The British reacted by swarming the galleons with smaller ships, but despite superior positioning, the lighter, fewer guns were making only very limited impressions on the tough Dutch ships. The Dutch, still sparring with the heavier British frigates and ships of the line were forced into a more general brawl. Curen had lost his nerve after finding himself surrounded by the British fleet and out of position, leaving the Dutch similarly without command. When his crew detected a hull breach, they struck their colours, hoping to fix the damage while the remainder of their fleet won the battle. They would manage to patch their hull before she was sunk, but Curen, like Leake, was out of action.
The Dutch were at a clear advantage once their ships managed to get back into the midst of the general pell-mell of combat. The remaining vessels were two third rates, two galleons, and two fifth rates, though the Spartiate was down to eighteen guns, and one of their galleons caught fire temporarily pushing them out of the fight. The British had a sloop, a trio of fifth rates, and a heavily battered fourth rate, as well as several captured trade Indiamen that they had taken as prizes.
The general chaos of a close quarters disorganized battle. A Dutch galleon is alight in the midst of it all, their crew desperately trying to douse the flames.
The fight continued on for a short while, ships careful to avoid destroying surrendered vessels so as to facilitate capture. Weaving in and around the dozens of stationary, inactive vessels, the few ships who had yet to surrender hunted between the hulks of their former enemies and allies. The most conspicuous mark were filled sails which guided the hunters and the hunted through the melee.
The fight quickly degenerates. Only a handful of ships were still active in the crowded warzone, yet the ocean felt crowded with ships. Ships that were near to sinking surrendered rather than trying to flee, as the white of sails were a beacon to cannon fire.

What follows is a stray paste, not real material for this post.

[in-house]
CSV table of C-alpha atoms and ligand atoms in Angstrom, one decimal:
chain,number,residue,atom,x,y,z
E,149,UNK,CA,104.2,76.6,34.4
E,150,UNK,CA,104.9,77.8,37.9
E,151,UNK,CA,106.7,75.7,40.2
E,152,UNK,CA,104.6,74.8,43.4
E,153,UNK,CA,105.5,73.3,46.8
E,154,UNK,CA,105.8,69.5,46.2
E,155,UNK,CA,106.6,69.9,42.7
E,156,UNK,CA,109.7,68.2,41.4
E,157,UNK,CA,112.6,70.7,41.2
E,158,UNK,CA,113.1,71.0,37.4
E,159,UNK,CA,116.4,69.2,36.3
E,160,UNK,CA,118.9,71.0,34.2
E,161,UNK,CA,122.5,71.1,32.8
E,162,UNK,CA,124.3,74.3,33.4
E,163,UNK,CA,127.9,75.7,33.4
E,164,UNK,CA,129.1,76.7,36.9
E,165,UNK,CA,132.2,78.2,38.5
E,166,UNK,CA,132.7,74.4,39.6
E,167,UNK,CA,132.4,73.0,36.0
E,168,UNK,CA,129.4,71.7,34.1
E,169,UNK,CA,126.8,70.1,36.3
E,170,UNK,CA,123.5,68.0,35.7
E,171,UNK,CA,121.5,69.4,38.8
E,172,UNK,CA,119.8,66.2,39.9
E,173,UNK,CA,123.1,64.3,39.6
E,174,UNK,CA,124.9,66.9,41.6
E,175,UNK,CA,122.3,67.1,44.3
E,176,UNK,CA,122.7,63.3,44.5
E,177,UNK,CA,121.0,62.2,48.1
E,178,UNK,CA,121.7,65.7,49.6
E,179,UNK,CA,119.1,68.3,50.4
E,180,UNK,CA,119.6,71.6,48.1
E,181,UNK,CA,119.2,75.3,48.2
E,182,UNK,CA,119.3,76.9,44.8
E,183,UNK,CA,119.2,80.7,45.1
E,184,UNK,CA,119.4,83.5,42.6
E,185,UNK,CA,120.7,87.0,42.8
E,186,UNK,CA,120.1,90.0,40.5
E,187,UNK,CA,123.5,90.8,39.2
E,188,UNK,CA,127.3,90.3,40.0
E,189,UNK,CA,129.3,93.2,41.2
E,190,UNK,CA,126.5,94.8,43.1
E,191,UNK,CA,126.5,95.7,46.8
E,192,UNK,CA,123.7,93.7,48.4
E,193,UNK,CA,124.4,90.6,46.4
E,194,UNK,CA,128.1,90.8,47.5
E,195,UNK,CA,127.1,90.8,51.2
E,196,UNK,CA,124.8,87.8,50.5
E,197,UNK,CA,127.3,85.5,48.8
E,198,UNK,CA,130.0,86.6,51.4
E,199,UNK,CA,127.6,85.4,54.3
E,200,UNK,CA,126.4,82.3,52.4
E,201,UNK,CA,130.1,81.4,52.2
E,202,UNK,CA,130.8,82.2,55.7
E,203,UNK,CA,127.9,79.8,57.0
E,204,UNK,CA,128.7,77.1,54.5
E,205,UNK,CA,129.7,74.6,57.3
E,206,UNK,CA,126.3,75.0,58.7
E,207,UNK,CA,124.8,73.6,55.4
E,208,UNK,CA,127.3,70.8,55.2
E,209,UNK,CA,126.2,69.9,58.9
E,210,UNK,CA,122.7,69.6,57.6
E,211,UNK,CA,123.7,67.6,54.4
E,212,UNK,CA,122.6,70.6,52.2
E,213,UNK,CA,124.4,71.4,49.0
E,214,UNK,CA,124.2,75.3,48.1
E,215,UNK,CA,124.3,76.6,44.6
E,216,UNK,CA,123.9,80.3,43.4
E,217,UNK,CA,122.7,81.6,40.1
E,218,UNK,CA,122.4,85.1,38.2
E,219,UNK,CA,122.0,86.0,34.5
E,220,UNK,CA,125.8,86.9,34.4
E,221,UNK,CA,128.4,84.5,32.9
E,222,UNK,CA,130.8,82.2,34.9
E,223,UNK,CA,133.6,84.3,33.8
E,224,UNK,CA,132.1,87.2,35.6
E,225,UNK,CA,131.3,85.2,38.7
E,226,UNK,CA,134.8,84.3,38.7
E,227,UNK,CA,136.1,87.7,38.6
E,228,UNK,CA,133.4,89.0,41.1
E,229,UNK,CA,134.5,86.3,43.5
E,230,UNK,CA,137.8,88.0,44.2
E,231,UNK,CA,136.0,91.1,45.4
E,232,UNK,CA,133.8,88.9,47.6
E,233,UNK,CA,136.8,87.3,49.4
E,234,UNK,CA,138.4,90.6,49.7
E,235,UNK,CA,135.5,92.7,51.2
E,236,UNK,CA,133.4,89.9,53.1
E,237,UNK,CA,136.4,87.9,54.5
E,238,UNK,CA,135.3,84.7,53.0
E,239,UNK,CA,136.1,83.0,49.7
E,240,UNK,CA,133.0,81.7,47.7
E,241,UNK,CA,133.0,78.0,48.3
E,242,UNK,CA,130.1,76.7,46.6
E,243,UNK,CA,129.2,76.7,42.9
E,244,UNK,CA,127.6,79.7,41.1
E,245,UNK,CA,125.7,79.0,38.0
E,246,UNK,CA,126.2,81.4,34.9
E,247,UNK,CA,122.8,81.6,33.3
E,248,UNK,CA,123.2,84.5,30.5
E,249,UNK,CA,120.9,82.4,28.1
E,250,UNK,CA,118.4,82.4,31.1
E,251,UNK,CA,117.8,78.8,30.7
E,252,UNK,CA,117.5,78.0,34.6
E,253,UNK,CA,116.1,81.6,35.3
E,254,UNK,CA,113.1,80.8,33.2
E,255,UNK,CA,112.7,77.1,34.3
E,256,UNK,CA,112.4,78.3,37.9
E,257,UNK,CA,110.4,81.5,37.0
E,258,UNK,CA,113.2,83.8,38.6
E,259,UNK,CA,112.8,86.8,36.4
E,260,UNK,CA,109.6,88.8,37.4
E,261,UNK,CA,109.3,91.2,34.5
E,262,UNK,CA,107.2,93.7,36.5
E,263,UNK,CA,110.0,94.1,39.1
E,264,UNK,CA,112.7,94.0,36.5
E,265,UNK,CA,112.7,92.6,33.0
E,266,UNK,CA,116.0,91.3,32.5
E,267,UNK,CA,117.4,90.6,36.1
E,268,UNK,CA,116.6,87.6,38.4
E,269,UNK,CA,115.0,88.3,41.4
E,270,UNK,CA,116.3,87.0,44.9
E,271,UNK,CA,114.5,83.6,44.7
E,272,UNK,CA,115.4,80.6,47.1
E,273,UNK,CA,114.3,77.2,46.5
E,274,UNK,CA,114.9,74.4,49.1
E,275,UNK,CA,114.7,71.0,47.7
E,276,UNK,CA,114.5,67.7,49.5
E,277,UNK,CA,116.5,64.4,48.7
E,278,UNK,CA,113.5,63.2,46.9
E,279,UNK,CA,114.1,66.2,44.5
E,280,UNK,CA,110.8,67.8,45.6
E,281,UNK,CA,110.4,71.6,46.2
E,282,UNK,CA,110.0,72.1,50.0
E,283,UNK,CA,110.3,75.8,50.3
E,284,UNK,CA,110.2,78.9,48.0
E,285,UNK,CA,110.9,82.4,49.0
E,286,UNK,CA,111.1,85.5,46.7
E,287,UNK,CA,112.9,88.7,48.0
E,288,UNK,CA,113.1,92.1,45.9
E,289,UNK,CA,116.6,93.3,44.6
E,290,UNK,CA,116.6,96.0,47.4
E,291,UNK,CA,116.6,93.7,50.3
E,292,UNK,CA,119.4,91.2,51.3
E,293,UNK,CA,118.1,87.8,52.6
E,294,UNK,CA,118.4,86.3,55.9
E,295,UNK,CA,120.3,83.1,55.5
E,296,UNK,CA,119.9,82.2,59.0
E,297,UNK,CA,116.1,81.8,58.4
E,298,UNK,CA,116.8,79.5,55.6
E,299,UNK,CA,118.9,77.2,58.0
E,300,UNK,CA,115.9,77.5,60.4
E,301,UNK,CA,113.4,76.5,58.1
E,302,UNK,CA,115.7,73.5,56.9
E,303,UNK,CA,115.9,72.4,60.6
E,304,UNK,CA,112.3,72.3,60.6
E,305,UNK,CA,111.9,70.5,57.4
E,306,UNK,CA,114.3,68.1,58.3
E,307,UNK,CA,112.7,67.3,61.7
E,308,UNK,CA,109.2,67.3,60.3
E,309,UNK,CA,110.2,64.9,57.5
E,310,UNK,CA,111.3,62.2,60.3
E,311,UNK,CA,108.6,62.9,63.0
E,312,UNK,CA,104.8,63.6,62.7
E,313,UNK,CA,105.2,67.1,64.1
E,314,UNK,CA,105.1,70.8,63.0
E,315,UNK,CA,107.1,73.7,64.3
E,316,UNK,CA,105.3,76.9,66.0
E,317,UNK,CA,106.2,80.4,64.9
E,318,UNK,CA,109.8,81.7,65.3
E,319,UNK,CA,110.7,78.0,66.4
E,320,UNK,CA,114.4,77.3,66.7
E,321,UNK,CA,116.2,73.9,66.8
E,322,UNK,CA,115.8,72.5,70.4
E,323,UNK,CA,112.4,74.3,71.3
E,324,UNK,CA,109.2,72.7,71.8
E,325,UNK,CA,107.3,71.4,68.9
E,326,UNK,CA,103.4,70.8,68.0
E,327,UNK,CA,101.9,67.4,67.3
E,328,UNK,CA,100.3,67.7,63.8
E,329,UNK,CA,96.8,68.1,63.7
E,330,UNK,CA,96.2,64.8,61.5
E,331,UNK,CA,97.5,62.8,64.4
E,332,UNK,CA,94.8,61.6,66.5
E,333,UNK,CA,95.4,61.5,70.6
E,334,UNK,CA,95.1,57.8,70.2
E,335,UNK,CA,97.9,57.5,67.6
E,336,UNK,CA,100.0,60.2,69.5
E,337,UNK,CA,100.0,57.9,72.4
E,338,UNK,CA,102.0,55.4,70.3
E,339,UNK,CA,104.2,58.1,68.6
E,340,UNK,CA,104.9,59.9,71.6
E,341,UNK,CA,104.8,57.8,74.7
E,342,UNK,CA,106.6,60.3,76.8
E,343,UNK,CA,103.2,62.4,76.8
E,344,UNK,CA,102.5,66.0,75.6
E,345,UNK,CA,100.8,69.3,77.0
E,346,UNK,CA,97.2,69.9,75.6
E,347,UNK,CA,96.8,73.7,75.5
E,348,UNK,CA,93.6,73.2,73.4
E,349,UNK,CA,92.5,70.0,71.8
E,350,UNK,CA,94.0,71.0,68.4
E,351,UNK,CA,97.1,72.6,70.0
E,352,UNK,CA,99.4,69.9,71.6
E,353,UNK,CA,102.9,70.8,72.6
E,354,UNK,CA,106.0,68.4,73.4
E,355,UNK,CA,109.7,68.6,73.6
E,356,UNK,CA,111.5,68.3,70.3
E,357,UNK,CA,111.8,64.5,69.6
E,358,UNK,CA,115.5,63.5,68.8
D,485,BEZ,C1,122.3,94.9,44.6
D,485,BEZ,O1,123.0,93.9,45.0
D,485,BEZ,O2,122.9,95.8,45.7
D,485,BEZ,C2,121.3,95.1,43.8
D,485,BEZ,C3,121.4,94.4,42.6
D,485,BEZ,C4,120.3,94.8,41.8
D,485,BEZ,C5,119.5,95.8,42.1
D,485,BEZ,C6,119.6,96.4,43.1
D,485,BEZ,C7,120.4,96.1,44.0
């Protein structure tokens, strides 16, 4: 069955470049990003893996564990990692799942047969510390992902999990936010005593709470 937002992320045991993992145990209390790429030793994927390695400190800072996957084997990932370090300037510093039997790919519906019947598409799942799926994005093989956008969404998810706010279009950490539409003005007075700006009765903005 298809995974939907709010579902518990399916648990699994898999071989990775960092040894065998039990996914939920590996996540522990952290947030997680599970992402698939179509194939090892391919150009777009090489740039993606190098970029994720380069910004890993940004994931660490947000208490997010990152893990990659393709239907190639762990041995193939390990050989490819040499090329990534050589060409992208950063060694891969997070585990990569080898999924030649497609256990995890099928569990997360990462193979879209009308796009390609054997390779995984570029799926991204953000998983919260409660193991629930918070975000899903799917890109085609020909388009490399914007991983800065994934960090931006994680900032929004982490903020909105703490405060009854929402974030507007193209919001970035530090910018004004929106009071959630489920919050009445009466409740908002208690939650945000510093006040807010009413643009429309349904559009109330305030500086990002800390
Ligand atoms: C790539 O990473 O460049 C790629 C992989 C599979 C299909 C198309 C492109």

While the British had speed and manoeuvrability as they harried the massive Dutch ships through the dense pseudo terrain of the battle, the Dutch ships forced a ship out of the fight with near every volley. By days end, the entire British fleet had been sunk or captured.
The battle had been a bloody one. The Mars, along with Leake were captured by the Dutch, Leake sent to Amsterdam as a prisoner of war. The British fourth rate, the Agamemnon was also captured, but every other vessel was sunk or had exploded over the course of the battle. The British prize Indiamen, which had essentially failed to contribute to the battle were also run down and captured by the Dutch. The Dutch had lost two fifth rates, a fluyt and a bomb ketch, and most of the guns and crew of all of their remaining ships. The death count was estimated at approximately two thousand British, and over a thousand Dutch. Many of the British were drowned at sea, while many of the Dutch had been killed by consequence of direct cannon fire.
The Achilles sinking to a watery grave. Many of the men of her crew would not survive the battle, and many men of sunken ships were unable to hold out until the end of the battle.
While the battle was a rousing success, Curen won little fame and glory from it. While his strategy had been sound, his own conduct during the battle was considered highly controversial. Historians debate whether or not his surrender during the battle was justified, or if he had truly had a breach which required repair. Most point to his experience aboard the Ter Goes holding his nerve under the sort of fire that other men would find overwhelming, but others note that he was not in a position of command in that battle. The general consensus is, he could have continued to fight the battle even if he had a breach in his hull. Damage was largely superficial when it arrived in port for repairs, and the breach which was taking in water could have been repaired without abandoning the guns or the fight. This conduct marred what would have otherwise been a glorious and heroic victory over the legendary British navy.
Leake on the other hand was sent to Den Hague, as he had family there. While under guard in the United Provinces, he was treated fairly well, and was able to remain at his cousins estate during the remainder of the war. Back in Britain, he was marked a failure ruining the future prospects of a career, but with so much of the war remaining, John Leake would die comfortably with family in a summer cottage near Rotterdam.
John Leake retired to the Dutch countryside, even though he was technically a prisoner of war. Britain refused to pay to have him returned, and the Dutch didn't find it necessary to restrain or execute him. He lived a more prosperous life than the then controversial Curen.
Next Professor Douglas will be discussing the history of roads and the effect they had on society. In half an hour, we will be presenting world news. If you want news of the current war in the Middle East please channel in to BBC radio 1. David Stephenson will be presenting more on the 80 years war in 3 days.